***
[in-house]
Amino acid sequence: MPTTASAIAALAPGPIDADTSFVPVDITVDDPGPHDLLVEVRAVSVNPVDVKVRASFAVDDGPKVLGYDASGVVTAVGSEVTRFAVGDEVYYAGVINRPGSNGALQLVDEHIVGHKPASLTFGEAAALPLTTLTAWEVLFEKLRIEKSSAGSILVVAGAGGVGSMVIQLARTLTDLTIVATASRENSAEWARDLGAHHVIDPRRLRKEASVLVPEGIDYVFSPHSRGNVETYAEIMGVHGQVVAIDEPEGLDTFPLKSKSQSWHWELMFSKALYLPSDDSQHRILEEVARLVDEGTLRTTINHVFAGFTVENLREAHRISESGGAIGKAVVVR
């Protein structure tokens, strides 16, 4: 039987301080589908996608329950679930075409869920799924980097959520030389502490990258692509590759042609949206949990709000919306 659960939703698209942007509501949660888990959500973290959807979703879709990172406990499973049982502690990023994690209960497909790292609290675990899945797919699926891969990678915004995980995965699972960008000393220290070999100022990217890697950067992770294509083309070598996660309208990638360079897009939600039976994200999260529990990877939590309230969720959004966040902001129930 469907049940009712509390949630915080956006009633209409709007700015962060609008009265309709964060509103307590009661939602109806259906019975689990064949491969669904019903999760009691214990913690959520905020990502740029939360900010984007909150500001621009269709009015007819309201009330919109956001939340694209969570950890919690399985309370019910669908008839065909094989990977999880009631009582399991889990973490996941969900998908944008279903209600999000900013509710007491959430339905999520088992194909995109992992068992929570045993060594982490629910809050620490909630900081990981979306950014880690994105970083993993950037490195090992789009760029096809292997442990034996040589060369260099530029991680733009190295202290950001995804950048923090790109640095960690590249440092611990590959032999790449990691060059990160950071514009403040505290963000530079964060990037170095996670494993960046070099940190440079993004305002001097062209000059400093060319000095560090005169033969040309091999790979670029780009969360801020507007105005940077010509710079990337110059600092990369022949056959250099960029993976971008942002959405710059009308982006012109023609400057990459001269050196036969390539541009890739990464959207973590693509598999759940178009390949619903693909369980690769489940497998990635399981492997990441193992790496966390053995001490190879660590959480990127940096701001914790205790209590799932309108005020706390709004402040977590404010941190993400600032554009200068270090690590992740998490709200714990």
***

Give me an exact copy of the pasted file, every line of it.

[in-house]
Amino acid sequence: MPTTASAIAALAPGPIDADTSFVPVDITVDDPGPHDLLVEVRAVSVNPVDVKVRASFAVDDGPKVLGYDASGVVTAVGSEVTRFAVGDEVYYAGVINRPGSNGALQLVDEHIVGHKPASLTFGEAAALPLTTLTAWEVLFEKLRIEKSSAGSILVVAGAGGVGSMVIQLARTLTDLTIVATASRENSAEWARDLGAHHVIDPRRLRKEASVLVPEGIDYVFSPHSRGNVETYAEIMGVHGQVVAIDEPEGLDTFPLKSKSQSWHWELMFSKALYLPSDDSQHRILEEVARLVDEGTLRTTINHVFAGFTVENLREAHRISESGGAIGKAVVVR
């Protein structure tokens, strides 16, 4: 039987301080589908996608329950679930075409869920799924980097959520030389502490990258692509590759042609949206949990709000919306 659960939703698209942007509501949660888990959500973290959807979703879709990172406990499973049982502690990023994690209960497909790292609290675990899945797919699926891969990678915004995980995965699972960008000393220290070999100022990217890697950067992770294509083309070598996660309208990638360079897009939600039976994200999260529990990877939590309230969720959004966040902001129930 469907049940009712509390949630915080956006009633209409709007700015962060609008009265309709964060509103307590009661939602109806259906019975689990064949491969669904019903999760009691214990913690959520905020990502740029939360900010984007909150500001621009269709009015007819309201009330919109956001939340694209969570950890919690399985309370019910669908008839065909094989990977999880009631009582399991889990973490996941969900998908944008279903209600999000900013509710007491959430339905999520088992194909995109992992068992929570045993060594982490629910809050620490909630900081990981979306950014880690994105970083993993950037490195090992789009760029096809292997442990034996040589060369260099530029991680733009190295202290950001995804950048923090790109640095960690590249440092611990590959032999790449990691060059990160950071514009403040505290963000530079964060990037170095996670494993960046070099940190440079993004305002001097062209000059400093060319000095560090005169033969040309091999790979670029780009969360801020507007105005940077010509710079990337110059600092990369022949056959250099960029993976971008942002959405710059009308982006012109023609400057990459001269050196036969390539541009890739990464959207973590693509598999759940178009390949619903693909369980690769489940497998990635399981492997990441193992790496966390053995001490190879660590959480990127940096701001914790205790209590799932309108005020706390709004402040977590404010941190993400600032554009200068270090690590992740998490709200714990």